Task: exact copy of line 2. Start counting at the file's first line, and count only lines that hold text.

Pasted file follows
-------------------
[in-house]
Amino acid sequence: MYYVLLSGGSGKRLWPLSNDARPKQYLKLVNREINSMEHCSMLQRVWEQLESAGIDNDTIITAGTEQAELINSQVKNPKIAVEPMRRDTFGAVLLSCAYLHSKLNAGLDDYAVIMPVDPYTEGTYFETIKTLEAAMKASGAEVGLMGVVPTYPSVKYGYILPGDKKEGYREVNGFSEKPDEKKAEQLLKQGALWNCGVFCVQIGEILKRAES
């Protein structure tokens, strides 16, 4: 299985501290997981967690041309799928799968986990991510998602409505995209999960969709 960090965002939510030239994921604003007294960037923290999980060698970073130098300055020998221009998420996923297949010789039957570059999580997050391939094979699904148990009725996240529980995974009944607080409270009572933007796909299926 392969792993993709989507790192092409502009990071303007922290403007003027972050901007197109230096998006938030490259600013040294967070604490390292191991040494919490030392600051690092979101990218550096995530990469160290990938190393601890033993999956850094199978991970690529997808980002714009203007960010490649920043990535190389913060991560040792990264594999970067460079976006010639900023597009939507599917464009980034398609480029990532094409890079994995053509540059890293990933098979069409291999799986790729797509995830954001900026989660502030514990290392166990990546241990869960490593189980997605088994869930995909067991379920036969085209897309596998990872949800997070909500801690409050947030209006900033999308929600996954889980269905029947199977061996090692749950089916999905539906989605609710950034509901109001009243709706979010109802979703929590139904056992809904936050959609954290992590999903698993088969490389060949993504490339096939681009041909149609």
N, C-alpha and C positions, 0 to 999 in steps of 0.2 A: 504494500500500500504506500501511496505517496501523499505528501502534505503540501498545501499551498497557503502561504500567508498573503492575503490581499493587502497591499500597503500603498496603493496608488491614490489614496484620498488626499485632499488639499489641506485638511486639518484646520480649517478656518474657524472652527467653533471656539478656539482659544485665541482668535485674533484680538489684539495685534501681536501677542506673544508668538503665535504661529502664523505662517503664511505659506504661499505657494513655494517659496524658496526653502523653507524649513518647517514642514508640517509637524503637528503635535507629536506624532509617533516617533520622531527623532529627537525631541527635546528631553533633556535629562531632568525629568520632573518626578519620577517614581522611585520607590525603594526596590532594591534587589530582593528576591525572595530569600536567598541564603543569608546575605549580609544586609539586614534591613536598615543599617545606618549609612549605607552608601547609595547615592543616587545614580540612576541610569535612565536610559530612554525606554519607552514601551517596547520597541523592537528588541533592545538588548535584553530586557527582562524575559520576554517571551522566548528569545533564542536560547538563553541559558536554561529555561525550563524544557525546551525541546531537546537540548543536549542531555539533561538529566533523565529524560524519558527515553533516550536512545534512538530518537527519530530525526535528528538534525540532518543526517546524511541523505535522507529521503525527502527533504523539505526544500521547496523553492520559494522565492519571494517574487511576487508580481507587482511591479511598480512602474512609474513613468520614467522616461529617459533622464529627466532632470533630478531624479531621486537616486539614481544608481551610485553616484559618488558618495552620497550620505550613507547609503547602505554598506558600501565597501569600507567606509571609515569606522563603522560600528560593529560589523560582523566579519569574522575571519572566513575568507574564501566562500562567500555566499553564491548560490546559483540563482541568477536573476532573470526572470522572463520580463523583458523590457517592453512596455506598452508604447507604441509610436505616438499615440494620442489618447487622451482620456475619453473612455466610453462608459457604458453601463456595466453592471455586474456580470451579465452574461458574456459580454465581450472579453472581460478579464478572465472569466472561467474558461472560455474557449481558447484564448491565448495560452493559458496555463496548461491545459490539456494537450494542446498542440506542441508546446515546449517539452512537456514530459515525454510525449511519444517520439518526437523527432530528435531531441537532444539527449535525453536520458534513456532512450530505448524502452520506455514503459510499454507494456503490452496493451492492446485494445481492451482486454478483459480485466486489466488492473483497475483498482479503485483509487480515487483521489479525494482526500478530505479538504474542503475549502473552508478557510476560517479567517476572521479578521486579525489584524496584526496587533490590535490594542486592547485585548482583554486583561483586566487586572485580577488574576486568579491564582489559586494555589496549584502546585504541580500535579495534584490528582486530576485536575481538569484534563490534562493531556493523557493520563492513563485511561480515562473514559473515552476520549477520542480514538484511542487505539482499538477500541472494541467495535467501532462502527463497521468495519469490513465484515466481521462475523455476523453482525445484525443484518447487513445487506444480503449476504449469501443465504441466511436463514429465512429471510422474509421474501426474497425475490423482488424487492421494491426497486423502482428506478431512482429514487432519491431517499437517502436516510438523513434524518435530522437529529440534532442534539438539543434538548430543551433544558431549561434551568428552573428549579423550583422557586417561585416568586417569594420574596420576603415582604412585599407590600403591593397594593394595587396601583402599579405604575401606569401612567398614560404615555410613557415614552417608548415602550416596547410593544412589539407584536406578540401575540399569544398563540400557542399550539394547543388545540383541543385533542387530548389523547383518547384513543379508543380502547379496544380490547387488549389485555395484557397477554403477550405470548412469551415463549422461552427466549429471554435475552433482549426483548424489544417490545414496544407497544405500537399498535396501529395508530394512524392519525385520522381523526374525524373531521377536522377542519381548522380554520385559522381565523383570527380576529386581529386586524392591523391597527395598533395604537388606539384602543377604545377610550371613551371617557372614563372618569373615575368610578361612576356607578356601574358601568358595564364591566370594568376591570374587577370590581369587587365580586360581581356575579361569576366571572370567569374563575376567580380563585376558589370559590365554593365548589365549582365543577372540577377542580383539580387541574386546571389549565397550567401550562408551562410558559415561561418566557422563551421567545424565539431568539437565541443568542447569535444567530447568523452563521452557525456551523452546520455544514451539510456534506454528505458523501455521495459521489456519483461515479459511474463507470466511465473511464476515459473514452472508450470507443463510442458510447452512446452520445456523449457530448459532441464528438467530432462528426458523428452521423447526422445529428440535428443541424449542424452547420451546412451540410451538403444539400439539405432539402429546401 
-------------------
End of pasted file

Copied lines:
Amino acid sequence: MYYVLLSGGSGKRLWPLSNDARPKQYLKLVNREINSMEHCSMLQRVWEQLESAGIDNDTIITAGTEQAELINSQVKNPKIAVEPMRRDTFGAVLLSCAYLHSKLNAGLDDYAVIMPVDPYTEGTYFETIKTLEAAMKASGAEVGLMGVVPTYPSVKYGYILPGDKKEGYREVNGFSEKPDEKKAEQLLKQGALWNCGVFCVQIGEILKRAES